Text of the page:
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But Guarinos whispered in his ear, and looked into his face, Then stood the old charger, like a lamb, with calm and gentle


Oh! lightly did Guarinos vault into the saddle-tree,
And slowly riding down made halt before Marlotes' knee;
Again the heathen laughed aloud. ** All hail, Sir Knight !"

quoth he, “Now do thy best, thou champion proud; thy blood I look

to see.”

With that Guarinos, lance in rest, against the scoffer rode, Pierced at one thrust his envious breast, and down his turban

trode. Now ride, now ride, Guarinos! nor lance nor rowel spare, Slay, slay, and gallop for thy life! The land of France lies there!

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The “old grey steed” plays no mean part in the foregoing story; and of the many ballads that celebrate the glories of the Cid, I hardly know one more pleasing than that which describes the mingled spirit and gentleness of his favourite horse.


The King looked on him kindly, as on a vassal true;
Then to the King Ruy Dias spake, after reverence due :
“O King, the thing is shameful, that any man beside
The liege lord of Castile himself should Bavieca ride;

“For neither Spain nor Araby could another charger bring So good as he, and certes the best befits my King.

But that you may behold him, and know him to the core,
I'll make him go as he was wont, when his nostrils smelt

the Moor.”

With that the Cid, clad as he was in mantle furred and wide,
On Bavieca vaulting, put the rowel in his side;


and down, and round and round so fierce was his career, Streamed like a pennon on the wind, Ruy Dias' minivere.

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And all that saw them praised them; they lauded man and

horse, As matched well, and rivalless for gallantry and force Ne’er had they looked on horseman might to this knight

come near, Nor on other charger worthy of such a cavalier.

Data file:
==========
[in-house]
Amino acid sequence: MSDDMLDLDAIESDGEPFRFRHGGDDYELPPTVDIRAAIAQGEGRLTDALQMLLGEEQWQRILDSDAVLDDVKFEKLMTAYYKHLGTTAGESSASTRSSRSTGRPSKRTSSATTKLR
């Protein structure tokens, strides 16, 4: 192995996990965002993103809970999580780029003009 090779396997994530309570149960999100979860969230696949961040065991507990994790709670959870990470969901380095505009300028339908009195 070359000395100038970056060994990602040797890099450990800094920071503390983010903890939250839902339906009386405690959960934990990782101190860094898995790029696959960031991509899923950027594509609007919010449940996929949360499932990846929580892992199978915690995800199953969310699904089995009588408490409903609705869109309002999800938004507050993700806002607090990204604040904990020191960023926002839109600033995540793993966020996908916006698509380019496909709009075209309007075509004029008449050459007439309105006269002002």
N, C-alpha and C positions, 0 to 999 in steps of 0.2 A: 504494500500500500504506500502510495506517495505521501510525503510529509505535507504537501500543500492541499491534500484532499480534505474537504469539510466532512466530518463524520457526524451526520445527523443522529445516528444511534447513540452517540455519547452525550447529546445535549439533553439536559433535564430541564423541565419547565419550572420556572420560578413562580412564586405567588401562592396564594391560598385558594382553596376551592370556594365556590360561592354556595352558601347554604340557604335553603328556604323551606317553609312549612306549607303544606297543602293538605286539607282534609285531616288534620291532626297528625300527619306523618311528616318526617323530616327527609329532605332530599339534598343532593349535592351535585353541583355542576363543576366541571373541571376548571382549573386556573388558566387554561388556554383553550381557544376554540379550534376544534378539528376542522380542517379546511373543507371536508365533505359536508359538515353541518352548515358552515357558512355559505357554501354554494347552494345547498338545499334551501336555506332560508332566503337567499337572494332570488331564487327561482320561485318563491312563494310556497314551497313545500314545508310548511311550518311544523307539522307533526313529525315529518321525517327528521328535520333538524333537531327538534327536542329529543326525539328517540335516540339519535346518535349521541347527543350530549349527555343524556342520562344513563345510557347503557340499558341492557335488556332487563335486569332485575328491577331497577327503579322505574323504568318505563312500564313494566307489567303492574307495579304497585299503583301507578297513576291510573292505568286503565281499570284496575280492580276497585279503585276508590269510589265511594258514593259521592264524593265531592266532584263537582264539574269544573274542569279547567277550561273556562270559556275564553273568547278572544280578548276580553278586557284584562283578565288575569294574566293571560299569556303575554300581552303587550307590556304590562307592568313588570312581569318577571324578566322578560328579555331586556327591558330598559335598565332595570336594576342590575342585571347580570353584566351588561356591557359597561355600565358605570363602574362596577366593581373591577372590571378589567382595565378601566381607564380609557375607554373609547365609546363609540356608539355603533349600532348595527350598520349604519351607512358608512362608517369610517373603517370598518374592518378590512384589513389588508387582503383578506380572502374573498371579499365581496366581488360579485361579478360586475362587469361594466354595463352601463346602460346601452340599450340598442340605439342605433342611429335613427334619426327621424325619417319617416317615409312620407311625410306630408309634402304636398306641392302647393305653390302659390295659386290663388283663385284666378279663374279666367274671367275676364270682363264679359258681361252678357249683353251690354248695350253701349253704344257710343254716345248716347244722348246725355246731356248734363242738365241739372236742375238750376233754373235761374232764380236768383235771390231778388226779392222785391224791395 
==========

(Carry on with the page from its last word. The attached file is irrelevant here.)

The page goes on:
Thus to and fro a-rushing, the fierce and furious steed
He snapt in twain his hither rein :-"God pity now the Cid!
God pity Dias!" said the lords ; but when they looked again,
They saw Ruy Dias ruling him with the fragment of his rein ;
They saw him firmly ruling, with gesture firm and calm,
Like a true lord commanding-and obeyed as by a lamb.

And so he led him prancing and panting to the King ;
But “No!” said Don Alphonso, “it were a shameful thing
That peerless Bavieca should ever be bestrid
By any mortal but Bivar :-Mount, mount again, my Cid !"

In these two ballads there is little mention of the ladies. But two of the most charming of the Moorish series are devoted to Spain exclusively. “The following,” says Mr. Lockhart, “has been often imitated in Spain and in Germany.” Its elegance could scarcely be increased in any language. .


“Rise up, rise up, Xarifa, lay the golden cushion down;
Rise up, come to the window, and gaze with all the town.
From gay guitar and violin the silver notes are flowing,
And the lovely lute doth speak between the trumpet's lordly

blowing; And banners bright from lattice light are waving everywhere, And the tall, tall plume of our cousin's bridegroom floats

proudly in the air. Rise up, rise up, Xarifa, lay the golden cushion down; Rise up, come to the window, and gaze with all the town.

“ Arise, arise, Xarifa ; I see Andalla's face;